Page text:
Avins’ main argument is that the Fourteenth Amendment was never meant to cover marriage between the races.  After chiding the Supreme Court for overstepping its boundaries and noting that the Court should not have the final say on the scope of a Constitutional provision, he turns to the intent of the framers of the Fourteenth Amendment, arguing that “once the original understanding and intent of the framers is ascertained” any further questions about the scope of the Amendment should be laid to rest.[5] Avins looks to transcripts from the Congressional debates over the Reconstruction amendments in order to reach his conclusion about the true scope of the Fourteenth Amendment.  He also notes that “present day attacks on these laws involved no new constitutional principle, and it cannot be said that they involve any questions to which the framers did not in fact address themselves in 1866.”[6]  If that’s not a blatant criticism of the Lovings’ case and potential threats to miscegenation law, what is?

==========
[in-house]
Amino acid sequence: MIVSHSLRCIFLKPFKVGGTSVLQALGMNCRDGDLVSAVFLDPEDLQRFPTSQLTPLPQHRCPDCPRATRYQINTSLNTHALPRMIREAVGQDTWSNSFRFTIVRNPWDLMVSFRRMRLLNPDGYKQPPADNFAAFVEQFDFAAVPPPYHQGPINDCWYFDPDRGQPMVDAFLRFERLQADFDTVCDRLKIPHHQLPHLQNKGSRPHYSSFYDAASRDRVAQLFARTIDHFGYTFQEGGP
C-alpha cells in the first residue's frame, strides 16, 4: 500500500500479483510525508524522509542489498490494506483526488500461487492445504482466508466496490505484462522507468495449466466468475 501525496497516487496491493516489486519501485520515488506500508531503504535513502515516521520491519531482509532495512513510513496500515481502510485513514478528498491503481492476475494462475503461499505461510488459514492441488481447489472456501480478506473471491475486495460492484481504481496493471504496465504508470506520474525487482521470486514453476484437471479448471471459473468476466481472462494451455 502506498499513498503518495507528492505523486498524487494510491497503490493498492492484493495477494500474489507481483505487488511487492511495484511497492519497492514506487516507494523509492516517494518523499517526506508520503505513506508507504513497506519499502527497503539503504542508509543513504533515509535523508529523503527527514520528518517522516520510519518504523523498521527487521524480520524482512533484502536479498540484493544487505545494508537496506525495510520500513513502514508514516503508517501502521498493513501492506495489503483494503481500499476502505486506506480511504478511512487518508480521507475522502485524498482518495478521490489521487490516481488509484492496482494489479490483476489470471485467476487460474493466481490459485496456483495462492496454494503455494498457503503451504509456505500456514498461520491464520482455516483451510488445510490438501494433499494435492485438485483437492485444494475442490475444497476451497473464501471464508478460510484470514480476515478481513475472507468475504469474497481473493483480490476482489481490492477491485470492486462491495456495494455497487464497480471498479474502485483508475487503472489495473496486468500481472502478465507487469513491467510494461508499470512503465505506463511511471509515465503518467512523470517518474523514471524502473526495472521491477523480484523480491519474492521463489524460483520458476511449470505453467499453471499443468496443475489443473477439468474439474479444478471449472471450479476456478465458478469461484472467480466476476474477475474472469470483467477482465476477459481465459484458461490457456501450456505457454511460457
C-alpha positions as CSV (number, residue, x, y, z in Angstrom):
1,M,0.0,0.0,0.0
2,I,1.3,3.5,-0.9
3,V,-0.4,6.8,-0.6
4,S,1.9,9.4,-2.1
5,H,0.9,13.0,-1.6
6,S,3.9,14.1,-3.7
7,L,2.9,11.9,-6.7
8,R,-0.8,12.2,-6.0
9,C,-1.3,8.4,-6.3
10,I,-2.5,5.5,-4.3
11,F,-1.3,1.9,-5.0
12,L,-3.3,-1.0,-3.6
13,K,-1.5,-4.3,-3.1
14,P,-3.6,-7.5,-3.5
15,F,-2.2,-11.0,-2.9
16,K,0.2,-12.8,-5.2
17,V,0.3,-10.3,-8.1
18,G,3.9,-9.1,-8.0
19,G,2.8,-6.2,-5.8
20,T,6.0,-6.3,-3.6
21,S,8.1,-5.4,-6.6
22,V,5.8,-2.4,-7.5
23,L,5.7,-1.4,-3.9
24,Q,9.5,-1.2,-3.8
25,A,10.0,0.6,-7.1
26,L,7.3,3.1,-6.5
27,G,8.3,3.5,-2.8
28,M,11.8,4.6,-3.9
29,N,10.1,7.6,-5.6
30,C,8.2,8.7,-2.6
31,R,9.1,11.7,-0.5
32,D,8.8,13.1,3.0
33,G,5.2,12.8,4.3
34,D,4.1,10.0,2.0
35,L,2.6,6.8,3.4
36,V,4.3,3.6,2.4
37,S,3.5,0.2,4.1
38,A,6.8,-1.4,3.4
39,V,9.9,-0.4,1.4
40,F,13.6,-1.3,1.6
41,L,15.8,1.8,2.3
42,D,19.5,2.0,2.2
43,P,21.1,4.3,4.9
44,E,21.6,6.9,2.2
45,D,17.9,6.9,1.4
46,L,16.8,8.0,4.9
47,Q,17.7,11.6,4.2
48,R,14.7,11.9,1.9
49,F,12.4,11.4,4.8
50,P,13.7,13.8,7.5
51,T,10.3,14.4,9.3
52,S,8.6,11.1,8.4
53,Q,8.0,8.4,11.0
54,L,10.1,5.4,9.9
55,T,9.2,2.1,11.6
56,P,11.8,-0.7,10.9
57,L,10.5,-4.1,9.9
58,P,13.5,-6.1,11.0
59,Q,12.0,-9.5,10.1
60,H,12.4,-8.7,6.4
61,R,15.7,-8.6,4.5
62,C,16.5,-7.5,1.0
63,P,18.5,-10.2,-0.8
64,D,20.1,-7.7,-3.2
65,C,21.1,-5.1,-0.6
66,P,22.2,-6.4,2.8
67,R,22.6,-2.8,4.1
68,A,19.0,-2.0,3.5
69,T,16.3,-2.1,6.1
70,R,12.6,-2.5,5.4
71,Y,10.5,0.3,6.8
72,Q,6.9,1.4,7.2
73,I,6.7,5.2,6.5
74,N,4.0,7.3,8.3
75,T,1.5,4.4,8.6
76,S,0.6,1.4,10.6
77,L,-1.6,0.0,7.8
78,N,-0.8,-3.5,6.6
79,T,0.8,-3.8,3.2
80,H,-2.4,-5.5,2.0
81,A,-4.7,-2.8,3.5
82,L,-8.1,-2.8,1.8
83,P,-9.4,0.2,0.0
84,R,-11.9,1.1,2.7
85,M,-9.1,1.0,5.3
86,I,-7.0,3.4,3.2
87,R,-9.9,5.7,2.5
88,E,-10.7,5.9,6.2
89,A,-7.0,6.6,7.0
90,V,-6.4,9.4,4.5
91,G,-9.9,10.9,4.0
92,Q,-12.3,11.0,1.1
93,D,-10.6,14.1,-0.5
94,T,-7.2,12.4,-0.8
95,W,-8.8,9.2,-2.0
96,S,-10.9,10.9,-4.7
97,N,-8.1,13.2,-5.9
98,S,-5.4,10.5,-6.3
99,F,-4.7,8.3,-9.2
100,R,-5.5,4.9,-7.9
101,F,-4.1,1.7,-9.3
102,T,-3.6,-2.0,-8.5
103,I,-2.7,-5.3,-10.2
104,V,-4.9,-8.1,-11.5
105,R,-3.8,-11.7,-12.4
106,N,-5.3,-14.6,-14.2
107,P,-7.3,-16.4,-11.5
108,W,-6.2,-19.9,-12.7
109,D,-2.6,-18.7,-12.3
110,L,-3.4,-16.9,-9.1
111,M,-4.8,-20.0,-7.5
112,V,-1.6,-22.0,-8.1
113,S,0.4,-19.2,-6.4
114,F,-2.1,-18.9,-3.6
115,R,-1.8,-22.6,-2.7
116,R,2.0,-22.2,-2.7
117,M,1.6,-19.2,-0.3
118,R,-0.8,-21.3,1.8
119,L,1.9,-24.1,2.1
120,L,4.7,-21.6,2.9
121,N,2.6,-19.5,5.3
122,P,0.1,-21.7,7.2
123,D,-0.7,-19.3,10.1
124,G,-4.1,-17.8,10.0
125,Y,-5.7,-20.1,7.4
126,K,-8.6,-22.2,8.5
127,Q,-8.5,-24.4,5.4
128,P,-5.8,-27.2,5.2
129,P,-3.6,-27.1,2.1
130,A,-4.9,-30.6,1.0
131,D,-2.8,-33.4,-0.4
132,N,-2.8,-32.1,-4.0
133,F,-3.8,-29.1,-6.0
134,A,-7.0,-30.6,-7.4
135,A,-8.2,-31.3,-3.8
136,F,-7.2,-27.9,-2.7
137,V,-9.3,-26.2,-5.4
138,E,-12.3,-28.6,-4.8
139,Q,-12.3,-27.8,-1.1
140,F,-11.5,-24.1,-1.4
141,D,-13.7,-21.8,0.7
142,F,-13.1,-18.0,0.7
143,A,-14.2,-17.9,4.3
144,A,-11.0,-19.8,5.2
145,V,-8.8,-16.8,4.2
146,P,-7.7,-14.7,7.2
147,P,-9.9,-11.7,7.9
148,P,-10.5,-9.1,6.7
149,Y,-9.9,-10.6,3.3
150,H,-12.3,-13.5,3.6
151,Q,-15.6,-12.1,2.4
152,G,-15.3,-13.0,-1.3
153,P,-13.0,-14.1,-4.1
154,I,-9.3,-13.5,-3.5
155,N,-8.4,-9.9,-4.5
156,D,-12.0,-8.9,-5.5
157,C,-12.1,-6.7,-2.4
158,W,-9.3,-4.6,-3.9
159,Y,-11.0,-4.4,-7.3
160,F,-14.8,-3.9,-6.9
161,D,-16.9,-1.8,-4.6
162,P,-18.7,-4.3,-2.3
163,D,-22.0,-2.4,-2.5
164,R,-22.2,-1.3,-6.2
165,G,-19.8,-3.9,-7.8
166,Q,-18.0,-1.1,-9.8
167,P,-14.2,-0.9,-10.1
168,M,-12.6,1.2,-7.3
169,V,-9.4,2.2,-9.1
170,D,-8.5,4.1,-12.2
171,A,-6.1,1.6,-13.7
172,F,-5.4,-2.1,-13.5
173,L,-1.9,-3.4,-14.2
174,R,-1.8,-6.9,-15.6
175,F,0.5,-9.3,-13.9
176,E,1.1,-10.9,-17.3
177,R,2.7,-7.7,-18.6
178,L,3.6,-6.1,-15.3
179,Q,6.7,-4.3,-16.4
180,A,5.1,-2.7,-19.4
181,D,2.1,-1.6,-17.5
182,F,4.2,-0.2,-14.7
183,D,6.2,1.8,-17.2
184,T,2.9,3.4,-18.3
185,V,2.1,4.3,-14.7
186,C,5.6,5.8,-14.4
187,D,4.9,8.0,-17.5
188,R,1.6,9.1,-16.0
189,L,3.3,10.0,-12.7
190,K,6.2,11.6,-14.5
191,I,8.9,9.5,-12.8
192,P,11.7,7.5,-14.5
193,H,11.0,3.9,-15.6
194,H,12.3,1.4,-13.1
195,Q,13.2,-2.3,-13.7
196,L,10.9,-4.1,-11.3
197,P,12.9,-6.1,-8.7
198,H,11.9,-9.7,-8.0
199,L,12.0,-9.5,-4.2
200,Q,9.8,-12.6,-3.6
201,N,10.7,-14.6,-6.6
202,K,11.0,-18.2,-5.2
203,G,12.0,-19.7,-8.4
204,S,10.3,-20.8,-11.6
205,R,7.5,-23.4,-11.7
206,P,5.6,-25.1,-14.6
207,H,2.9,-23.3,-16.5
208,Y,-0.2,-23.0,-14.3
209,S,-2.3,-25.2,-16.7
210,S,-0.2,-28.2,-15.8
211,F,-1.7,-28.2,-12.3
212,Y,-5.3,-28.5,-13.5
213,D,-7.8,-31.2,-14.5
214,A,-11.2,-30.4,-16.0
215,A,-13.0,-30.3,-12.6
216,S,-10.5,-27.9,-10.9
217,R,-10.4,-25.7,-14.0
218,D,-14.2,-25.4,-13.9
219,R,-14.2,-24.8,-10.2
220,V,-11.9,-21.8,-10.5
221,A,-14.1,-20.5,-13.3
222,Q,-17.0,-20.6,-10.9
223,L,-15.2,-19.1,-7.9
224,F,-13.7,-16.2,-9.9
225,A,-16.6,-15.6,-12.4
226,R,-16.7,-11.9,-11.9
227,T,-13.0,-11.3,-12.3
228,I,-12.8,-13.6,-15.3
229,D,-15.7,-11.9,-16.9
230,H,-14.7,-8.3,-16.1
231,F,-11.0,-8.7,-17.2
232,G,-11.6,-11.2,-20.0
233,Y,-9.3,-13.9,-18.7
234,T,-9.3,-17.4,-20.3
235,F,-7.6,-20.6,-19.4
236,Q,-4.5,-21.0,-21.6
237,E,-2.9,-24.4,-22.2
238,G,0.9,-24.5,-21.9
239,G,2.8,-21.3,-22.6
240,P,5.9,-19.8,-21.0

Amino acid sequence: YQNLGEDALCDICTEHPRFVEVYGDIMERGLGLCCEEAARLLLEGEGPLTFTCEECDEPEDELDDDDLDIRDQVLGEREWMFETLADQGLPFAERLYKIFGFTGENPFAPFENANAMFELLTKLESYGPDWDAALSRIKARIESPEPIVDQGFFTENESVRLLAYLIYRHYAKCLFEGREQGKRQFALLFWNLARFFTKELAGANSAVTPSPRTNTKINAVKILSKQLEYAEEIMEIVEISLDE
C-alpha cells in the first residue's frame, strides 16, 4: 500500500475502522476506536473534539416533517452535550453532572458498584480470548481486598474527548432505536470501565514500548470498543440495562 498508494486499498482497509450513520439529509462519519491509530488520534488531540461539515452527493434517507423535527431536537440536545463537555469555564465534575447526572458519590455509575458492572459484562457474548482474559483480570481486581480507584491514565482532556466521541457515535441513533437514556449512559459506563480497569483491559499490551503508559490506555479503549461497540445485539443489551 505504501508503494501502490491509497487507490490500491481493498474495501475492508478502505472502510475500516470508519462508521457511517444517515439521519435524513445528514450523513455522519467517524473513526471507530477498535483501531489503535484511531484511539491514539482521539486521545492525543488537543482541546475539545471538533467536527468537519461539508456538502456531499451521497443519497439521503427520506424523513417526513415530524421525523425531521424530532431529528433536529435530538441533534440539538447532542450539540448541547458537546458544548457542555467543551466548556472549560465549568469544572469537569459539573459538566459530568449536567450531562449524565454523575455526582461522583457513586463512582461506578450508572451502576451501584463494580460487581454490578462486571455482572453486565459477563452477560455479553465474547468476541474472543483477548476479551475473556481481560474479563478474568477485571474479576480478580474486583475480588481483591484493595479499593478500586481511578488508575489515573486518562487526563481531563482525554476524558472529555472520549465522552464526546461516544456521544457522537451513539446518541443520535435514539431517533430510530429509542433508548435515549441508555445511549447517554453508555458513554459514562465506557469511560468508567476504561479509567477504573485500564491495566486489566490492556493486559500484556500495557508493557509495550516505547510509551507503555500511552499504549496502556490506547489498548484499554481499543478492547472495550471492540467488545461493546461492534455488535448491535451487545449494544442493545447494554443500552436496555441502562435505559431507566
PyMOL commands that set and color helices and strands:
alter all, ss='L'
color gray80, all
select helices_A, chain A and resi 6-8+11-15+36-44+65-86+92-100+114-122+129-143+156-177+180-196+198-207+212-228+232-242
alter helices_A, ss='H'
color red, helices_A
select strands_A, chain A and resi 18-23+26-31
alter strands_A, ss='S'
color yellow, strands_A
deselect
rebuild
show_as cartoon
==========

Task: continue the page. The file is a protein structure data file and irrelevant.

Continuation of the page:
In order to make his case, Avins uses block quotes from many of the Senators and Congressmen who were debating just how many rights to extend to the newly freed slaves after the conclusion of the Civil War.  These quotations themselves are invaluable, particularly as they pertain to female agency, to the study of U.S. miscegenation law as a whole.  Avins argues that miscegenation was only even considered because it was a rhetorical tool used to try to stir up trouble around the proposed extensions of rights to the African-Americans in the 1860s.  One of the arguments against the Fourteenth Amendment’s equal protection was the fear among Democrats that enfranchising black men would lead to more interracial marriages.[7] Along that same line, the Congressmen argued that the Fourteenth Amendment would not touch state miscegenation laws because “the white person [is] equally denied the right to marry the negro.”[8]  This logic is precisely what the state of Virginia relied on, and the Court rejected, in the arguments in Loving; Avins’ intention is clear: don’t rock the boat.